decided: January 3, 1983.
RICHARD J. JACOBS, PETITIONER
WORKMEN'S COMPENSATION APPEAL BOARD (SENTLE TRUCKING CORPORATION), RESPONDENTS
Appeal from the Order of the Workmen's Compensation Appeal Board in case of Richard J. Jacobs v. Sentle Trucking Corporation, No. A-81386.
Alexander J. Pentecost, for petitioner.
Joan A. Goldsmith, for respondents.
President Judge Crumlish, Jr. and Judges Williams, Jr. and Doyle, sitting as a panel of three. Opinion by Judge Doyle.
[ 71 Pa. Commw. Page 37]
This is an appeal by Richard J. Jacobs (Claimant) from a decision of the Workmen's Compensation Appeal Board (Board) affirming the determination of a referee dismissing Claimant's petition for an award of benefits under The Pennsylvania Workmen's Compensation Act, Act of June 2, 1915, P.L. 736, as amended, 77 P.S. §§ 1-1023. We affirm the decision of the Board.
Claimant was employed by Sentle Trucking Corporation. On August 27, 1979, he was in the process of unloading his truck, removing chains and throwing a tarp over the trailer when he suffered a myocardial infarction which has rendered him totally disabled. At a hearing before the referee, Claimant's physician testified that the heart attack was work related. The examining physician presented by the employer testified that Claimant had indicated a history of smoking four packs of cigarettes a day for forty years. The employer's physician opined that the activity in which Claimant engaged on August 27 was not the cause of the heart attack. The referee accepted the opinion of
[ 71 Pa. Commw. Page 38]
the employer's physician as the more credible, and concluded that the heart attack was not related to Claimant's employment. The Board affirmed the referee in a memorandum opinion.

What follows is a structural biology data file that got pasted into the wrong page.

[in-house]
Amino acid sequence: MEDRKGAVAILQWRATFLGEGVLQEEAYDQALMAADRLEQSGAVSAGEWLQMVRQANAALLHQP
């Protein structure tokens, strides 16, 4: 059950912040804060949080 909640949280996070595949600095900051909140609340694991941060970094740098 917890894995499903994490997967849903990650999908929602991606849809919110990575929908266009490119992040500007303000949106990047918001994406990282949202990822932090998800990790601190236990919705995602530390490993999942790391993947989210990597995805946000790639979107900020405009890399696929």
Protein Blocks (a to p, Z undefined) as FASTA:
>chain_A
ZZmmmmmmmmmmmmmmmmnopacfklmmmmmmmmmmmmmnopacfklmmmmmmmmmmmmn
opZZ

An employee has the burden to prove entitlement to compensation under the Workmen's Compensation Act, and when that burden is not sustained below, review by this Court is limited to a determination of whether the findings of fact are consistent with each other and with the conclusions of law and can be sustained without capricious disregard of competent evidence. Senecal v. Workmen's Compensation Appeal Board, 57 Pa. Commonwealth Ct. 180, 425 A.2d 1200 (1981).
In the case at bar, the referee found that the Claimant was engaged in his usual work activity when the incident occurred. Claimant urges that, on the date in question, he was performing his usual work activity with more than usual haste. Claimant testified, however, that on other similar occasions it was in his best interest to rush through the unloading activities. In a workmen's compensation case, questions of credibility are for the fact finder, not the reviewing court. Buttonwood Farms v. Workmen's Compensation Appeal Board, 60 Pa. Commonwealth Ct. 357, 446 A.2d 983 (1981). We cannot say that the referee's conclusion that on the date in question Claimant's activity was not unusual was in capricious disregard of competent evidence.
Claimant also attacks the opinion of the employer's examining physician. On cross examination, the doctor admitted that it was possible, if Claimant had never before engaged in the degree of activity alleged, that such might have precipitated the myocardial infarction. The doctor concluded from the Claimant's history, however, that such was not the case and Claimant's work activity had not caused the heart attack.
[ 71 Pa. Commw. Page 39]
The referee's acceptance of the physician's opinion was consistent with his finding that Claimant was engaged in his usual work activity and can be sustained without capricious disregard of competent evidence.
Now, January 3, 1983, the order of the Workmen's Compensation Appeal Board No. A-81386 affirming the denial of benefits to Richard J. Jacobs is hereby affirmed.
© 1998 VersusLaw Inc.